Non-Traditional Students are the New Ideal Learners in Higher Education
Updated: Jun 5, 2019
Going back to college can be a daunting task for any adult learner. While attending college right out of high school may seem like a natural transition, starting a degree while juggling a job, family and other responsibilities can seem more of an uphill climb. However, are traditional students really better suited for college than non-traditional students? While many believe that traditional students have a better chance of completing their education and having an easier time overall, this may not be the reality. Realizing the potential of a non-traditional student is the key to developing a better understanding of why non-traditional students are the new ideal learners in higher education.
Obstacles are inevitable when striving for a degree, whether online or on campus. For most traditional students, overcoming those obstacles seem to be harder. High schools cater to students to achieve and have success; however, this is, in turn, causing more failures for them in the long-term. David A. Tomar from The Quad states in his article, “[I] was a traditional student, a recent high school graduate brimming with expectations about what college was supposed to look like. These expectations were formed by a combination of lofty promises from guidance counselors...” When an institution makes it seem easy to succeed, it is no wonder that the realities of higher education and the professional world are so hard on younger students. For non-traditional students, however, this seems to be of no consequence. Most have had the opportunity to be out of high school long enough to grow and have a realistic approach to challenges they may face. Having these realistic expectations, partnered with prepared planning, makes it easier for non-traditional students to succeed over traditional students.
Clearly, skills like leadership are found in many of our non-traditional students. While leadership is often perceived as title and position, non-traditional students have a better understanding of what true leadership is—compassion, hard work, and clear direction. Leaders are created, not born. With this in mind, non-traditional students, with their life experience, understand this and are able to hone their skill to become the leaders and role models of tomorrow.
Homework, tests, pop quizzes, discussions, attendance—these are just a few things students are expected to perform while earning their degree. Does it seem like a tremendous amount of work? It barely scratches the surface. Time management is an essential skill for any college student. One of the main advantages to being a non-traditional student is the ability to efficiently plan, prioritize, and complete all the assignments. Because most non-traditional students have a career, children, spouses, and families to consider, they are well practiced in managing their time.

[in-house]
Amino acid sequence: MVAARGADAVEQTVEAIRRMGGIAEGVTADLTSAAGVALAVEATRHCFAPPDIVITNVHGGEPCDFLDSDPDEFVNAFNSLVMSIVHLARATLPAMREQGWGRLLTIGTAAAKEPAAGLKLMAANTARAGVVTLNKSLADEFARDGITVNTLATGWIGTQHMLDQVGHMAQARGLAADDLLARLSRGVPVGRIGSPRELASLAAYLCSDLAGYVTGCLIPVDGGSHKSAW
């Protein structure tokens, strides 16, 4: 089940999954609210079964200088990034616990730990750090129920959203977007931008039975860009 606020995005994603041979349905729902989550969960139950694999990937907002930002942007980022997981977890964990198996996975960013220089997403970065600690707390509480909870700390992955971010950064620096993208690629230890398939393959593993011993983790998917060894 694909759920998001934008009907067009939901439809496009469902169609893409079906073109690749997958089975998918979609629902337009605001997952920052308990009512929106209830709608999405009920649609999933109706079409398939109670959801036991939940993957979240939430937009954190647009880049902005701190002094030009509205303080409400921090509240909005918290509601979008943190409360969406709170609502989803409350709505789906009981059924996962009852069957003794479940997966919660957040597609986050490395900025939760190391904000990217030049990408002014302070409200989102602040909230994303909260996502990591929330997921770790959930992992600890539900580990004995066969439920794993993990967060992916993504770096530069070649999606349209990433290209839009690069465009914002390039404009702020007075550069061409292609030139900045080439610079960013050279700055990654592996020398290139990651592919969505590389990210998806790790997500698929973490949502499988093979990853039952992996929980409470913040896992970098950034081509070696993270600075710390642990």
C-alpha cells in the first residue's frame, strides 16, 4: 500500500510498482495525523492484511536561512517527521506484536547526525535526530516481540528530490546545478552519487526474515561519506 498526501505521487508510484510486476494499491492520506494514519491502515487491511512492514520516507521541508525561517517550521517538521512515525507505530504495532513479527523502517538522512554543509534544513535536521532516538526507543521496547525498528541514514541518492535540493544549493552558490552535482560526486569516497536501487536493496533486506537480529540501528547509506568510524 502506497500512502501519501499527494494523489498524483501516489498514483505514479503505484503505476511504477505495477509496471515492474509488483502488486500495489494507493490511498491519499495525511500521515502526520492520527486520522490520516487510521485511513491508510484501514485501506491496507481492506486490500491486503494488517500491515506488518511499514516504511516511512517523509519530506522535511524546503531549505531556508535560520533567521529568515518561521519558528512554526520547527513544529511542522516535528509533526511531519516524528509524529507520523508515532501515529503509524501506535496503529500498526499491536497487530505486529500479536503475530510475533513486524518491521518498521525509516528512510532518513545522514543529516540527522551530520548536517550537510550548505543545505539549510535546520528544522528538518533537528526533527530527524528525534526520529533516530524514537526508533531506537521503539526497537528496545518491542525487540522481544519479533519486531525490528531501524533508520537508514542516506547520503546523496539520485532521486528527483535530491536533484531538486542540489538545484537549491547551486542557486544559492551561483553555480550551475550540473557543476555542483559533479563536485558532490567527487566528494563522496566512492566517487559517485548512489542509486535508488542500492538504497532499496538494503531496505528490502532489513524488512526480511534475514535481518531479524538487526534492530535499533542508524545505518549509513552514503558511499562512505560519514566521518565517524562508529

One major asset non-traditional students have that should not be overlooked is field experience. Non-traditional students normally have held at least one job, often continuing to work while earning their degree. Field experience is a major advantage because it gives hands-on experience that merely taking notes cannot offer. It also provides a frame of reference and more detailed knowledge about a specialized degree than the average student may have. Non-traditional students are better equipped in course selection, and know where their passions lie and how to achieve their professional goals once their degree is earned.
Lastly, and maybe the least obvious of all, non-traditional students on average are much happier and more satisfied overall with their education and degree than the average college student. Tomar states in his article, “While traditional students are struggling with the realities of campus life, nontraditional students are actually thriving.” Students coming out of high school and into college are thrown into an environment that is completely different, or possibly not even the right choice for them. Having high expectations of college can be unrealistic, and can cause problems with a traditional student; however, non-traditional students do not suffer from this. Instead, these students have had the lapse in time to know what they want and how to achieve it. Obtaining a degree through higher education is a choice for them instead of an expectation, and, consequently, they tend to have happier and healthier educations.
With all this in mind, non-traditional students are often better equipped to earn a degree. These skill sets are paramount for any learner, but non-traditional students have advantages than most students going into college right after high school do not have. Despite “tradition,” non-traditional students are paving the way in reaching their goals and earning the degree they’ve always wanted.
Best_Schools. “Why Are Nontraditional Students So Much Happier in College?” TheBestSchools.org, Thebestschools.org, 24 Jan. 2018, thebestschools.org/magazine/nontraditional-college-student-satisfaction/.